Taxation cannot change this, as the French are learning. The next crash might and several hundred – or several thousand – bankers in prison would help, as would the demolition of One Hyde Park to give us all a view of the green sward. What would definitely change the climate of entitlement would be a dismantling of its psychological basis, the mindset that has created a super-rich class with no allegiance, obligation or connection to wider society. The ears of the entitled need to be unstopped so that we can whisper to them, ever so gently, “If you’re rich be grateful and, here’s another great idea, earn it.”

This article first appeared in the 04 February 2013 issue of the New Statesman, The Intervention Trap

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This Ada Lovelace Day, let’s celebrate women in tech while confronting its sexist culture

In an industry where men hold most of the jobs and write most of the code, celebrating women's contributions on one day a year isn't enough. 

Ada Lovelace wrote the world’s first computer program. In the 1840s Charles Babbage, now known as the “father of the computer”, designed (though never built) the “Analytical Engine”, a machine which could accurately and reproducibly calculate the answers to maths problems. While translating an article by an Italian mathematician about the machine, Lovelace included a written algorithm for which would allow the engine to calculate a sequence of Bernoulli numbers.

Around 170 years later, Whitney Wolfe, one of the founders of dating app Tinder, was allegedly forced to resign from the company. According to a lawsuit she later filed against the app and its parent company, she had her co-founder title removed because, the male founders argued, it would look “slutty”, and because “Facebook and Snapchat don’t have girl founders. It just makes it look like Tinder was some accident". (They settled out of court.)

Today, 13 October, is Ada Lovelace day – an international celebration of inspirational women in science, technology, engineering and mathematics (STEM). It’s lucky we have this day of remembrance, because, as Wolfe’s story demonstrates, we also spend a lot of time forgetting and sidelining women in tech. In the wash of pale male founders of the tech giants that rule the industry,we don't often think about the women that shaped its foundations: Judith Estrin, one of the designers of TCP/IP, for example, or Radia Perlman, inventor of the spanning-tree protocol. Both inventions sound complicated, and they are – they’re some of the vital building blocks that allow the internet to function.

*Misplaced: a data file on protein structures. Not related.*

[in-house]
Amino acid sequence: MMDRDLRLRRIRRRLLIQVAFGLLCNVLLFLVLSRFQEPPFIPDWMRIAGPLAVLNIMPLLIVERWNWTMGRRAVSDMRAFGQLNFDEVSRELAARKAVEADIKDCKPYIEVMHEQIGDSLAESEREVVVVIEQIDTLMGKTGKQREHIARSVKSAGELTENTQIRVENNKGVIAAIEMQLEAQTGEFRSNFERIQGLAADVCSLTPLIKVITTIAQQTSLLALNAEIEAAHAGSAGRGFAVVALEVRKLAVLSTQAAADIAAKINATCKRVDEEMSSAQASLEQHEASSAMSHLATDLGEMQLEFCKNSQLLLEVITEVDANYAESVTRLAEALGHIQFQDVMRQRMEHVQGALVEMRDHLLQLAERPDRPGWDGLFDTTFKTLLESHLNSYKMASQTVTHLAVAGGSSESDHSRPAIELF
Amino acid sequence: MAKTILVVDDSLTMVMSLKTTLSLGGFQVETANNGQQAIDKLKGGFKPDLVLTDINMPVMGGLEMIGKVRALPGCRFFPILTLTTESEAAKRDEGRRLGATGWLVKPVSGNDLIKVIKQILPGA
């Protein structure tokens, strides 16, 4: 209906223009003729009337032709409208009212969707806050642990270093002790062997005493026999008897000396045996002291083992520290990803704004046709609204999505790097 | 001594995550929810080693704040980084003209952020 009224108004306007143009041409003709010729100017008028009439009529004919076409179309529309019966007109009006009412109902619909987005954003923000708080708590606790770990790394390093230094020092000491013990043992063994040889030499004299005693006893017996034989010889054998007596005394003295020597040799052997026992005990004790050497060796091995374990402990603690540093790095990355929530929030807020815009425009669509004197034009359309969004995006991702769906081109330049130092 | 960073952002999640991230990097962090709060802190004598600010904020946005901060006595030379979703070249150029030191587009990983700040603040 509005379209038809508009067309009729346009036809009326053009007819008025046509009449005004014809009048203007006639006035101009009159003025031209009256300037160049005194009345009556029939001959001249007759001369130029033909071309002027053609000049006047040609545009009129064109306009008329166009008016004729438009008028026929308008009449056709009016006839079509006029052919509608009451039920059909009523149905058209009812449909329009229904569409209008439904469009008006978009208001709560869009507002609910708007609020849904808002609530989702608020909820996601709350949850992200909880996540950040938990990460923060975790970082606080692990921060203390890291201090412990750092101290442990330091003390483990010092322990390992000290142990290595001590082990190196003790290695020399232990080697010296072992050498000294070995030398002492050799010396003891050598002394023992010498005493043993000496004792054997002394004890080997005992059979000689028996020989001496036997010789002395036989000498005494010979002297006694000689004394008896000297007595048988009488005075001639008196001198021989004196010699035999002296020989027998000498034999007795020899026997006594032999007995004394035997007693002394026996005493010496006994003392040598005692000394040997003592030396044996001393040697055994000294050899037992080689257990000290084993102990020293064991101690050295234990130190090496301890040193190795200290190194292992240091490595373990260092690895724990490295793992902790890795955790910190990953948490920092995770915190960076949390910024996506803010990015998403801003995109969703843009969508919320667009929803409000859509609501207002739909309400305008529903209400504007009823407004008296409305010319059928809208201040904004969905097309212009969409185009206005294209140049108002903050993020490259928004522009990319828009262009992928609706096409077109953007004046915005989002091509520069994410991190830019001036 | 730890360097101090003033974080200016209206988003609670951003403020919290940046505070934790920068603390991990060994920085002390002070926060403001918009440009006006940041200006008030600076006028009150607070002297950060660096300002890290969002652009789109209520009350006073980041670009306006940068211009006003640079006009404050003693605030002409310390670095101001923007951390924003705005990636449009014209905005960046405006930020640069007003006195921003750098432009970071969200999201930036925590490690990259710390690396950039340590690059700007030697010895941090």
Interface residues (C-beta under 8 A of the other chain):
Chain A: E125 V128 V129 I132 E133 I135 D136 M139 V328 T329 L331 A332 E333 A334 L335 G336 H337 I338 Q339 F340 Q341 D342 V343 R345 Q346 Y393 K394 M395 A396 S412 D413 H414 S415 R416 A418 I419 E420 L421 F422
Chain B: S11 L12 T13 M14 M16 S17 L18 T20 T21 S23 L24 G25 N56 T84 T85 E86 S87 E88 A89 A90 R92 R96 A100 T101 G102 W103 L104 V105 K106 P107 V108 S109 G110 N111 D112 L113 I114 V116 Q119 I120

And yet David Streitfield, a Pulitzer-prize winning journalist, someow felt it accurate to write in 2012: “Men invented the internet. And not just any men. Men with pocket protectors. Men who idolised Mr Spock and cried when Steve Jobs died.”

Perhaps we forget about tech's founding women because the needle has swung so far into the other direction. A huge proportion – perhaps even 90 per cent - of the world’s code is written by men. At Google, women fill 17 per cent of technical roles. At Facebook, 15 per cent. Over 90 per cent of the code respositories on Github, an online service used throughout the industry, are owned by men. Yet it's also hard to believe that this erasure of women's role in tech is completely accidental. As Elissa Shevinsky writes in the introduction to a collection of essays on gender in tech, Lean Out: “This myth of the nerdy male founder has been perpetuated by men who found this story favourable."

Does it matter? It’s hard to believe that it doesn’t. Our society is increasingly defined and delineated by code and the things it builds. Small slip-ups, like the lack of a period tracker on the original Apple Watch, or fitness trackers too big for some women’s wrists, gesture to the fact that these technologies are built by male-dominated teams, for a male audience.

In Lean Out, one essay written by a Twitter-based “start-up dinosaur” (don’t ask) explains how dangerous it is to allow one small segment of society to built the future for the rest of us:

If you let someone else build tomorrow, tomorrow will belong to someone else. They will build a better tomorrow for everyone like them… For tomorrow to be for everyone, everyone needs to be the one [sic] that build it.